Musical Composition, Theory and Songwriting/playing by ear
How can a pianist learn to play by ear?
hi ANDERS :
THIS IS A GREAT QUESTION (the first time this has been asked in over 600 questions and years of doing this)(thanks)
well, I had a piano teacher that knew how to play BY EAR, when I was in high-school, she
taught me systematically how to achieve this, and i'll give you a step by step through the process I went through
She gave me hymns and bach chorales to play, (and analyze) so I learned about chords and
how bass parts moved, and how ''inner parts'' moved (for interest)
She gave me a childrens folk song book to play through (one new song a day) that required only TONIC, AND DOMINANT CHORDS, (I AND V CHORDS)
I was Not to write in the chord I used but remember the melody notes as they pertained to the notes used in these two chords, (so most often those songs, used CHORD NOTES only for the melody)(CHANGES were simple)
Then i got a book of FIGURED BASS music of Bach chorales, AND LEARNED HOW THE EARLY MUSICIANS did all this having only a melody line and knowing not only what chord to use, but which inversion to use also (stuff i later learned AGAIN in college music classes)
I went to the music store, and bought a piano book of examples (from literature) OF ALL THE uses of notations and styles and kept it like a reference book..
I made up my own melody only book (a piano man's FAKE BOOK) and put songs in this (hand written) lined music paper all the songs I liked to play and wrote in all the chords that go to that song.
My collection grew to then include 5 manuscript booklets and then it expanded to 1,000 songs that i collected in a book that i made up my own music staff lines and started collecting tunes that i wanted to keep and play.. I bought JOHN MEHEGANS 5 volumes on substitute jazz chords, and improvised chords to basic songs, and started learning about chord substitution and how they are used, (and why?)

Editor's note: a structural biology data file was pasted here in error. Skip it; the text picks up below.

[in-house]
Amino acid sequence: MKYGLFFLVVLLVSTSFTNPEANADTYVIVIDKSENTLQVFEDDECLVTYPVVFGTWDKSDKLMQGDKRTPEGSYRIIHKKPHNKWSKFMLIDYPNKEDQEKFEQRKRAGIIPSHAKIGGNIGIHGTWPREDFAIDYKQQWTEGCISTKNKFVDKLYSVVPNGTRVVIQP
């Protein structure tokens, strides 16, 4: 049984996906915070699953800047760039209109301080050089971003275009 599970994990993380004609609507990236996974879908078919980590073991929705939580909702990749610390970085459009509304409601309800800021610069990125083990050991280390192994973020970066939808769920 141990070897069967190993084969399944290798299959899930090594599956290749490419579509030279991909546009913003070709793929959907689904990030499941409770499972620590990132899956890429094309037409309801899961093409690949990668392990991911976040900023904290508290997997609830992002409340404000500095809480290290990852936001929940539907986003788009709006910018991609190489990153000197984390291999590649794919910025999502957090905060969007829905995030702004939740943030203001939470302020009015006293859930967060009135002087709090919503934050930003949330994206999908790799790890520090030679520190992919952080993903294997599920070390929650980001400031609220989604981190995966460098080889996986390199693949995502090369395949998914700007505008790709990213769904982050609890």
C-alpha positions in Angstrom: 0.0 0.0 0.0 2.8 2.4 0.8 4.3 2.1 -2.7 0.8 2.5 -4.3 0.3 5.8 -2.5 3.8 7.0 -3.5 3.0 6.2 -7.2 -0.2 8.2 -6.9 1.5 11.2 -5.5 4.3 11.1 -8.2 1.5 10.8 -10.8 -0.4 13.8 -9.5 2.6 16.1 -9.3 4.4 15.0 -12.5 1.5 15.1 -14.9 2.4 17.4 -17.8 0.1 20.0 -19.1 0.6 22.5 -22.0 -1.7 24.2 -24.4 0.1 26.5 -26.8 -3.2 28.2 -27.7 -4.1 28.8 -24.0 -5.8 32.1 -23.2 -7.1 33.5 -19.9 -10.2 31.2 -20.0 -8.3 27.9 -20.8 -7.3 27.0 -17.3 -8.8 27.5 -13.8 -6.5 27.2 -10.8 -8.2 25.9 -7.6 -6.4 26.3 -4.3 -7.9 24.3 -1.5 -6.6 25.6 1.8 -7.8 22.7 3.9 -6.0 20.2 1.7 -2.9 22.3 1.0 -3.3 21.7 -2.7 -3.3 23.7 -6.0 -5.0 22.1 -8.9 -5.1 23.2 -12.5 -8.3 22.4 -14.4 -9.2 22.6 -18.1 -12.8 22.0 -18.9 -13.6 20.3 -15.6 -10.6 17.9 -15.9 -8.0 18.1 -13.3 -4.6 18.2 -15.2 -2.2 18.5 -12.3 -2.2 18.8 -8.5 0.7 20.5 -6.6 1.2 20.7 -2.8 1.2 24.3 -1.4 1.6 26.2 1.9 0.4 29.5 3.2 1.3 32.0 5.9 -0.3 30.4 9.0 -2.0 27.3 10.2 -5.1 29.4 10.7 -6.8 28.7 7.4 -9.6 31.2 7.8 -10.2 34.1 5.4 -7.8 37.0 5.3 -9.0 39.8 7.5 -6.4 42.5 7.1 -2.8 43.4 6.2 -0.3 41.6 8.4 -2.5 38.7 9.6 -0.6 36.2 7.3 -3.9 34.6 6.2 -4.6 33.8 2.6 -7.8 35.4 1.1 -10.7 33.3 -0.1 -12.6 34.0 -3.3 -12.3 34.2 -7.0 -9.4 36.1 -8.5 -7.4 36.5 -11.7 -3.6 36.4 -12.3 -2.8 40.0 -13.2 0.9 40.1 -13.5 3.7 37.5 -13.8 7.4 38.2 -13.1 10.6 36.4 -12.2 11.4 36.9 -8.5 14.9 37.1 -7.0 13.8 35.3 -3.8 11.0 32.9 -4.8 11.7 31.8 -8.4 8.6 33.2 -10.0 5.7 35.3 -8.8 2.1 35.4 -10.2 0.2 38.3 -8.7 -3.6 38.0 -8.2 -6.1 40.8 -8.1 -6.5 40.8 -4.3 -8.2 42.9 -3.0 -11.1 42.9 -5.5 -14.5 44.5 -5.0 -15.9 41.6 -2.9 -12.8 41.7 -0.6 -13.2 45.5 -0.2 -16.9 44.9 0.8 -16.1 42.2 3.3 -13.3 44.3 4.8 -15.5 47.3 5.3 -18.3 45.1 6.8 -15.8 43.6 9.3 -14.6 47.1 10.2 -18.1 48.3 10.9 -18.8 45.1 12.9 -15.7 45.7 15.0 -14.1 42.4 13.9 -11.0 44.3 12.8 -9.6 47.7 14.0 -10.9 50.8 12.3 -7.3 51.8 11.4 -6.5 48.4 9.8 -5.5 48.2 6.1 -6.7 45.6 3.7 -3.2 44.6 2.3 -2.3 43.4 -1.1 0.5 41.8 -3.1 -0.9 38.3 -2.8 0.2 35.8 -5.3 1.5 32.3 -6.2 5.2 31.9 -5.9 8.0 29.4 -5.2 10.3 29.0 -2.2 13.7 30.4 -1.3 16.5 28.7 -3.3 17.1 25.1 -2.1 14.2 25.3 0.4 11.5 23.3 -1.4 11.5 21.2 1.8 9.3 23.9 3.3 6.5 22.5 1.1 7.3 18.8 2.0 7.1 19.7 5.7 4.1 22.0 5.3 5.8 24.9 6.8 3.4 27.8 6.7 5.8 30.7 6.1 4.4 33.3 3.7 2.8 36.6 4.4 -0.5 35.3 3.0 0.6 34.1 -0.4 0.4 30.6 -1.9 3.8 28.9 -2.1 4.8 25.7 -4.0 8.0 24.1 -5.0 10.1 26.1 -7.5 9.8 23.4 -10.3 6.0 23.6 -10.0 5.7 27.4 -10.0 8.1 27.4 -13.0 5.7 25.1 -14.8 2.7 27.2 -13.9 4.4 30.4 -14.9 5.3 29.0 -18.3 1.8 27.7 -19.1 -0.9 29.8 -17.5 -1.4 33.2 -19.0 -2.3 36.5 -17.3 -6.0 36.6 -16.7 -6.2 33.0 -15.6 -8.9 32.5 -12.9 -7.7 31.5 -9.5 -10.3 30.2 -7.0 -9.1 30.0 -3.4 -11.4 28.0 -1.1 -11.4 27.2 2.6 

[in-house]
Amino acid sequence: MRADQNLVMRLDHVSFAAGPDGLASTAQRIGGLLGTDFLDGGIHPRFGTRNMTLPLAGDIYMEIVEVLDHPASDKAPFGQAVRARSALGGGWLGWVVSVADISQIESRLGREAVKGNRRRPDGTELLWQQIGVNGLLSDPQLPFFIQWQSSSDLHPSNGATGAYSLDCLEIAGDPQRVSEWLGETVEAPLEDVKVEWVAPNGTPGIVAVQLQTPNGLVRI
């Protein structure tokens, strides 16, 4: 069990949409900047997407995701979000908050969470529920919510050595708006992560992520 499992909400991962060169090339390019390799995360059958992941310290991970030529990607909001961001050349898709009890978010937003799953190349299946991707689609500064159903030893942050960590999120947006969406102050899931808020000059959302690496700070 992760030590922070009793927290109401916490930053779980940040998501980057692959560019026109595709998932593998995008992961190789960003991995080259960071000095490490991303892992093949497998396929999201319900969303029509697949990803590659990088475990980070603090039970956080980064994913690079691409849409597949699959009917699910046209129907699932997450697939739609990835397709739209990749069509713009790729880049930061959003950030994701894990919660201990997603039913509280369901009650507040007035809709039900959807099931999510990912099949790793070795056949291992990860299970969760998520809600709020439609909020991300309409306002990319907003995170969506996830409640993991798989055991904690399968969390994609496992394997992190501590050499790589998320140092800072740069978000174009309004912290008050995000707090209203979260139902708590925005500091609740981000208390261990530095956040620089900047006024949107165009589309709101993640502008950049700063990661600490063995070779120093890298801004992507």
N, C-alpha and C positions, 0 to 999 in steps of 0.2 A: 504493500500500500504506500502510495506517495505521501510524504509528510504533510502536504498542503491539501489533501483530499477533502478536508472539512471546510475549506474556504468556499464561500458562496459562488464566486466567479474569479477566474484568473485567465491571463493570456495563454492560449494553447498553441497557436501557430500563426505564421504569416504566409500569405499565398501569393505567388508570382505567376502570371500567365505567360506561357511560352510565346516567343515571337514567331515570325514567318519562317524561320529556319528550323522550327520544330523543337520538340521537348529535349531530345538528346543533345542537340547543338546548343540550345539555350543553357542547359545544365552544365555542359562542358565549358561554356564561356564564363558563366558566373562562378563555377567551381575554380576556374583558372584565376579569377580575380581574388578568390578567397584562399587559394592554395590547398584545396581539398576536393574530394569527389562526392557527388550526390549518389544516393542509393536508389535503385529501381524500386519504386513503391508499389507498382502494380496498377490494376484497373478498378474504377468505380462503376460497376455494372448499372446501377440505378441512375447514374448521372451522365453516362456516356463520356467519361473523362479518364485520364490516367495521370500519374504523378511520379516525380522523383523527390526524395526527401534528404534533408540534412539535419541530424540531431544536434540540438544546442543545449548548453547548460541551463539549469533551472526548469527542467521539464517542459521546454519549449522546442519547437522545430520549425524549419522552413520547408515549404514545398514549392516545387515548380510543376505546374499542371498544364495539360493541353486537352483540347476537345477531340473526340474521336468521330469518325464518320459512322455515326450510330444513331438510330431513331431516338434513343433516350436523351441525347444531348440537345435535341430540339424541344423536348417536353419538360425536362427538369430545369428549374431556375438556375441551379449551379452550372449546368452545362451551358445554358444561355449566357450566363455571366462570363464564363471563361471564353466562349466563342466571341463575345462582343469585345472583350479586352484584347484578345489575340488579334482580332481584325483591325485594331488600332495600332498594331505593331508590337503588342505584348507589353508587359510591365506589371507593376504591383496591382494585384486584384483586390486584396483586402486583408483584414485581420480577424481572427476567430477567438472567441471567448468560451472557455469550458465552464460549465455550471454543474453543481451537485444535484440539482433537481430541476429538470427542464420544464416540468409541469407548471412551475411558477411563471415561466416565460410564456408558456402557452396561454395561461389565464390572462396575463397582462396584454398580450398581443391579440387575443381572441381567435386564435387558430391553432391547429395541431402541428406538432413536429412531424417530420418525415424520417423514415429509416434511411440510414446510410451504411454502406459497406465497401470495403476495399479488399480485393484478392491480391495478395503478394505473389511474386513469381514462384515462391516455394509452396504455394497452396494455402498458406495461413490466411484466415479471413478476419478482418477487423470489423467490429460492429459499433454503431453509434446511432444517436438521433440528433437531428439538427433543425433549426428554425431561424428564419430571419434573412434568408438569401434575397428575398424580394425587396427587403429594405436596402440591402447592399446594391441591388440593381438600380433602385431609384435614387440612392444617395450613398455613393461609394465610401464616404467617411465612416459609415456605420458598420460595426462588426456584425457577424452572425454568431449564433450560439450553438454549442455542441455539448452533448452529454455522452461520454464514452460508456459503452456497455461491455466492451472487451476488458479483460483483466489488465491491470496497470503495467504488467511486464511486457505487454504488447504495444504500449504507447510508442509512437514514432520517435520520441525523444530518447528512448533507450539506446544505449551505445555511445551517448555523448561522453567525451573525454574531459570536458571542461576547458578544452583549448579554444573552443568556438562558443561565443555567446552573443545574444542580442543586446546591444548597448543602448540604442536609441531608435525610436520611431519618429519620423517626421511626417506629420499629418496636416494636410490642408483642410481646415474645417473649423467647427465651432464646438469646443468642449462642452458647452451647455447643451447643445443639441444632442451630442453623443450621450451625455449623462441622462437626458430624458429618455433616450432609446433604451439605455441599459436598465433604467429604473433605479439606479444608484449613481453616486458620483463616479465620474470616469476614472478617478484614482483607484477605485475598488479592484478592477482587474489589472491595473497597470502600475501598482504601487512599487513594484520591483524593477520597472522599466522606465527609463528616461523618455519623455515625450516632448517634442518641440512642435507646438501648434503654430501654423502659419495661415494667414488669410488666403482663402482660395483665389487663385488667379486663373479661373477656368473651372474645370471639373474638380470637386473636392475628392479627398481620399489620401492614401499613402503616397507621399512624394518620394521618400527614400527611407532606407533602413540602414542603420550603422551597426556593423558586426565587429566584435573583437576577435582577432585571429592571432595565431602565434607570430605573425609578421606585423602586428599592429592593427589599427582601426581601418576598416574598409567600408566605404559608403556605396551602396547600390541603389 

I bought other ''work books'' that were made on this same premise, of having a melody
and either chord symbols, or chord names to tell you how /what to play with that given melody
learning to improvise WAS MECHANICAL MUCH OF THE TIME
BUT AT LEAST IT WAS SOMETHING I STARTED TO DO, on my own, and discovered that the process of
adding notes and substitute chords gave me more ideas and freedom to start adding more
and pretty soon, all the songs, took on a life it their own.
Now when I read music, I can see chords instandly, AND KNOW HOW A SONG GOES
SO THAT I FEEL FREE TO IMRPOVISE AND make up my own style to printed music, and
can also sit at the piano, and make up a song (following a typical / style or form of song)
and can formulate various rhythms and sounds, to the music, i compose or ad-lib on.
I developed an ear for this over time, i dind't just naturally fall into it, i worked
at it, and i kept busy at it, and sat down to play Improvised music every time i was within
read of someone's piano..
BUT LOOK AT THE PEOPLE WHO HAVE PLAYED LIKE THIS , (ON YOUTUBE) AND IF YOU get a close up shot of their face? you'll see that they 'INTERNALLY' are singing what they are playing
on the piano, and they are basically ''doing '' skat'' on piano, / and singing it also
much of this goes hand in hand and depends on what style you want to play in, ...
this should give you some ideas on how to develop this, if you are starting from scratch.
hope this helps,
chuck (thanks for a great question)